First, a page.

I planted Delosperma cooperi in my yard here in southcentral Kansas last year and it did beautifully in spite of severe drought and many days of temperatures in excess of 100 degrees. It started blooming in the spring this year and has bloomed profusely every day since then. It has been a beautiful addition to my garden. Since we are once again experiencing drought conditions, I am so glad I planted it last year. Although it definitely spreads, I have found that easy to controll.

Positive

On May 24, 2012, jazzy1okc from Oklahoma City, OK wrote:

I've had this plant draping beautifully over the cedar edging and down onto the cement curbing for at least ten years. It is fantastic. This is a very hot, dry, sunny bed where Autumn Sage, Russian Sage, Purple Heart, bearded iris, Nandina, and so on thrive together happily. I was admiring the blooms the other day and noticed that the stem of this plant has grown quite big and tough. I like the way that it softens the edge of that bed so have taken a few cuttings so I can spread it around.

Positive

On May 4, 2012, Hensley3490 from Kenton Vale, KY wrote:

The Purple Ice Plant was planted by my daughter-in-law along her front sidewalk. Her house is in Independence, Kentucky. I did not have any experience with this plant until she planted three of them. They thrived and had many, big purple daisy-like flowers in the Summer of 2011 which seemed to glow in the sunlight. I love this plant! It survived the Northern Kentucky Winter and has spread out somewhat, which looks great this Spring 2012! She wants to complete the sidewalk area with two more of these, and I just found them for her. Her sidewalk area is in mostly full sun, and the Ice Plant did great. I am thinking about planting some in my perennial bed as well.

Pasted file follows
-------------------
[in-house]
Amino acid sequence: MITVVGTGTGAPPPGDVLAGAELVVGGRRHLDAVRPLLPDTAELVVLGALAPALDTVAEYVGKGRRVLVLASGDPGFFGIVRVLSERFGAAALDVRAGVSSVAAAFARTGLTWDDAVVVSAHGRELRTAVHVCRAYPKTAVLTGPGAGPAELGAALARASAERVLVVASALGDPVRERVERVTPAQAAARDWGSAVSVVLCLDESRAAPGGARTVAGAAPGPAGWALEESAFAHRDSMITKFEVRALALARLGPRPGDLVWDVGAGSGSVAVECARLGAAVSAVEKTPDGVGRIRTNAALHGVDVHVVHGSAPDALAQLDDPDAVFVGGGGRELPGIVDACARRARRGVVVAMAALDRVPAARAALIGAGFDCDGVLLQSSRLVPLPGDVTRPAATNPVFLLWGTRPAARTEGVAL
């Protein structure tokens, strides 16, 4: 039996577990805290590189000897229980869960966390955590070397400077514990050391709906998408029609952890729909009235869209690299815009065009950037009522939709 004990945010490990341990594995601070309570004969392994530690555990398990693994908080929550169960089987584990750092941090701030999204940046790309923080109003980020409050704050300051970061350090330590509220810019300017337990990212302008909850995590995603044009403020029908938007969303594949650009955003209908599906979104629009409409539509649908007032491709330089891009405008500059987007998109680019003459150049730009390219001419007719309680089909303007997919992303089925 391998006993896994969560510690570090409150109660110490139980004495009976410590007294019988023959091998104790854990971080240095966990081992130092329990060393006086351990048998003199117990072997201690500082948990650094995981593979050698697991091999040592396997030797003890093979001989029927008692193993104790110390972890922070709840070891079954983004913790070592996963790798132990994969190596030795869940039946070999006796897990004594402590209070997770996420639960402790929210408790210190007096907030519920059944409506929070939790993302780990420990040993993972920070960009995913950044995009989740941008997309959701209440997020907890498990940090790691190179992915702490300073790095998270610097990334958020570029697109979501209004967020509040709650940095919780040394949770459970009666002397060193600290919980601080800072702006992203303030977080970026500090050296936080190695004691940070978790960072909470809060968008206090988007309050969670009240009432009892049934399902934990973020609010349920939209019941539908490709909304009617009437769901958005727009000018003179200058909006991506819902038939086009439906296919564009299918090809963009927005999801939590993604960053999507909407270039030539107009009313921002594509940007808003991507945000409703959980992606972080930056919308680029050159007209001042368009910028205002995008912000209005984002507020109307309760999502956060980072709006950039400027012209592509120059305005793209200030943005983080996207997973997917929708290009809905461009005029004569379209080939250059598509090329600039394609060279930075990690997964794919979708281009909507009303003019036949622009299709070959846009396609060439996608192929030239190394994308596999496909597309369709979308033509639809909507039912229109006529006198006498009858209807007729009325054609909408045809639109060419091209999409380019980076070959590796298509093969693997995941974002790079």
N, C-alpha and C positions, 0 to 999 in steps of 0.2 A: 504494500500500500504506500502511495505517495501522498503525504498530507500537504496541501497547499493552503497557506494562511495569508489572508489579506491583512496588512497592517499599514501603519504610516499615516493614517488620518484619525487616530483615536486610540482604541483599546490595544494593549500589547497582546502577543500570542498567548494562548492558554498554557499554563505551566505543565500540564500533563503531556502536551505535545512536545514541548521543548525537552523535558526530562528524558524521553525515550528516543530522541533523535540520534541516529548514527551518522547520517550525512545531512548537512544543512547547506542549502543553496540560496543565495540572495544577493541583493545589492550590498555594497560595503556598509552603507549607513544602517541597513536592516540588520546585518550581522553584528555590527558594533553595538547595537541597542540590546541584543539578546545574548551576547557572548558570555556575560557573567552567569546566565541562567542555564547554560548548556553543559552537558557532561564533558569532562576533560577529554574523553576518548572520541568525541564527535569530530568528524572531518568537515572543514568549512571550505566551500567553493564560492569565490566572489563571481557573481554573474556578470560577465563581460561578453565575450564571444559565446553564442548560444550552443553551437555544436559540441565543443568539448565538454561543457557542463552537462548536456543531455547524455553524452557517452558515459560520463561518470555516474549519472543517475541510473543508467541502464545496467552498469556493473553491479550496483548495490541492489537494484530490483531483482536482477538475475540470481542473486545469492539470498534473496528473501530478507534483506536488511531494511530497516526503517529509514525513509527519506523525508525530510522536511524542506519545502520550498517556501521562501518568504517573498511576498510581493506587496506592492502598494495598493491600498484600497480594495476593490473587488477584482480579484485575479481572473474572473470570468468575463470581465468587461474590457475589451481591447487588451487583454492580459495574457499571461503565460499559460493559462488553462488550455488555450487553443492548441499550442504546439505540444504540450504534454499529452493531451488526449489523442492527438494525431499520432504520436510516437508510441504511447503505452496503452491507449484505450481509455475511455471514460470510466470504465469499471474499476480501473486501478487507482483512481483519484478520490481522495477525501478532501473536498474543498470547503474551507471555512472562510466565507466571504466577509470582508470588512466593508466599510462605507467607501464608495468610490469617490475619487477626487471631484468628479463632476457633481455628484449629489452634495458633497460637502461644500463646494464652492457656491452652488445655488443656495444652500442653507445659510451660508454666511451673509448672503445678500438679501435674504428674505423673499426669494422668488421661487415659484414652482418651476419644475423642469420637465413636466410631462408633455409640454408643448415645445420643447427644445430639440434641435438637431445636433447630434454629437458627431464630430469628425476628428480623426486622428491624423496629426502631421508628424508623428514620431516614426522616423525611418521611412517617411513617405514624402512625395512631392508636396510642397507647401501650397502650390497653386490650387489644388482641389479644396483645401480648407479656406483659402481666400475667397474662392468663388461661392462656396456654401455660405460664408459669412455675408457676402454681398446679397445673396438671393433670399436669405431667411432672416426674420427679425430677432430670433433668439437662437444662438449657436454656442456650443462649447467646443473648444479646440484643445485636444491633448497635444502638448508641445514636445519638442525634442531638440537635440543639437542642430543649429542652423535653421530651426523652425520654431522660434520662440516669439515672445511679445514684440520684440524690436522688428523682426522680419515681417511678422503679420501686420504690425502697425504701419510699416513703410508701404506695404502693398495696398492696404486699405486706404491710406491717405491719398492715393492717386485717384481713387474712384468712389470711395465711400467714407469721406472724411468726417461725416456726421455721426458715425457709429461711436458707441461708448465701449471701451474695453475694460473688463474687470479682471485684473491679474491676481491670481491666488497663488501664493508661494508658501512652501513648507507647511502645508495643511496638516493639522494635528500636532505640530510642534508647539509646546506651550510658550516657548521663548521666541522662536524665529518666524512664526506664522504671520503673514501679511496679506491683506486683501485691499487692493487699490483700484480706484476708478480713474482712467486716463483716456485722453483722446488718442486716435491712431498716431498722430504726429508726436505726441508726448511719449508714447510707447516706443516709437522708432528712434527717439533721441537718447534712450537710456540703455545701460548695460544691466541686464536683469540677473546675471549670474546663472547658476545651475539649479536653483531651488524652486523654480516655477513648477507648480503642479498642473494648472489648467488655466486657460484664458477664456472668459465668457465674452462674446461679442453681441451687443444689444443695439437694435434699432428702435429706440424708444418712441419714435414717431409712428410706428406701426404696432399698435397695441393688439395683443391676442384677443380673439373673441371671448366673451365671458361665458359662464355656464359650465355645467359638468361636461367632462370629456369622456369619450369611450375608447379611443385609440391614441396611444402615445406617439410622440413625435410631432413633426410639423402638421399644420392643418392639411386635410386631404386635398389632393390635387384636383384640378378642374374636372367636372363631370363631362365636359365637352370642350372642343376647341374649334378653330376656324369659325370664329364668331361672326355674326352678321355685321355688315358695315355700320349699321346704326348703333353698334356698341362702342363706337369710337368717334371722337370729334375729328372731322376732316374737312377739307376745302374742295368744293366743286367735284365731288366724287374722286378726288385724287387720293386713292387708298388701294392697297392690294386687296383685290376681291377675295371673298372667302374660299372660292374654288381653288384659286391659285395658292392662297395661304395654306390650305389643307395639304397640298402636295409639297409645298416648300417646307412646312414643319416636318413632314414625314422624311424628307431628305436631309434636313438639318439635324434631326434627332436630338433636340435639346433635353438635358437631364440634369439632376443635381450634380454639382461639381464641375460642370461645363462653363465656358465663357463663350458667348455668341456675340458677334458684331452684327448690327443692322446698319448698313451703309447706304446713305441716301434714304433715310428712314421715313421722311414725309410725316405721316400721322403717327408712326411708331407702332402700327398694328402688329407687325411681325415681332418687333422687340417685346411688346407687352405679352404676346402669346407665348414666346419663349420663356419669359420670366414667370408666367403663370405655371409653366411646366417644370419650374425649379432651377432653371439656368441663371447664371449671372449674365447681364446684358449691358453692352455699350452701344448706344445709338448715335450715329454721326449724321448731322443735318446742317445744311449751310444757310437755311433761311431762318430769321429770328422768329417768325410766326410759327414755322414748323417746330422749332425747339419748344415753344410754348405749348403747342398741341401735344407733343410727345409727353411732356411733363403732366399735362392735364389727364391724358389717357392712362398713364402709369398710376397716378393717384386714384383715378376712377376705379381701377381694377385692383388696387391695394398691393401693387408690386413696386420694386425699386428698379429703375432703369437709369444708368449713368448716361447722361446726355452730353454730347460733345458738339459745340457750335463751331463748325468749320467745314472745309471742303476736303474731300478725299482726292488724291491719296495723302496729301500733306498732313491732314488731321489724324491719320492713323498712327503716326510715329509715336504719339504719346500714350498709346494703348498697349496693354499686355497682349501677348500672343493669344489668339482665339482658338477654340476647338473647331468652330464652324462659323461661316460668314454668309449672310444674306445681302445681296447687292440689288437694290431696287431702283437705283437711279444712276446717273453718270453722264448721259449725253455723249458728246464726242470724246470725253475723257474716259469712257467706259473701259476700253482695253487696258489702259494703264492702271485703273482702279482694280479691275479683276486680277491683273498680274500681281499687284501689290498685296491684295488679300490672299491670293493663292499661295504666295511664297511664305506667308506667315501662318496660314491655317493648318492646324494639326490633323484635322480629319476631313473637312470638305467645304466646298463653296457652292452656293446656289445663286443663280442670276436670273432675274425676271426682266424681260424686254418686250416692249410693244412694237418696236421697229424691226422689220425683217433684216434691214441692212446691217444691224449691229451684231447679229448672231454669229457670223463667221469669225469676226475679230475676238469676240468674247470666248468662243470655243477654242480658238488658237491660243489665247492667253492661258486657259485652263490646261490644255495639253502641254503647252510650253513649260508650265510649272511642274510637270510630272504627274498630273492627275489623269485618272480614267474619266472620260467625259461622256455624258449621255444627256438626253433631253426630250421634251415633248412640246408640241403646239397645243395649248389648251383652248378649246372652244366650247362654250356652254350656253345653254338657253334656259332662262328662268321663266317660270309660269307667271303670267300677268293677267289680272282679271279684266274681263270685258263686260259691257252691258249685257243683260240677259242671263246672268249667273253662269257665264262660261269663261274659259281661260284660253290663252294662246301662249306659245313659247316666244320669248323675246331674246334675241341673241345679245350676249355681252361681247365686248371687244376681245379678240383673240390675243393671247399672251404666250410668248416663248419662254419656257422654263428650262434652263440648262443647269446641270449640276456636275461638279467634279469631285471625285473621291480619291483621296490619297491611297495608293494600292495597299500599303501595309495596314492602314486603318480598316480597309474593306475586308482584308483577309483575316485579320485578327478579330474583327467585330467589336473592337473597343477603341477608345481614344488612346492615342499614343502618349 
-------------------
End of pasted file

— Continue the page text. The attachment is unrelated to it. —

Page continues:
Positive

On Apr 14, 2012, apsdecatur from Stone Mountain, GA (Zone 7b) wrote:

If you are looking for a beautiful groundcover for full sun areas prone to drought, this is your plant! I grow it in tough, unamended Georgia clay, and it absolutely flourishes and has spread several feet in wide in only two years. It forms a thick web of stems a few inches tall. Also, the flowers open during the day and close at night. One note is that it is not suitable for foot traffic, as it is a succulent.

Positive

On Apr 14, 2012, milhouse from Alum Rock, CA wrote: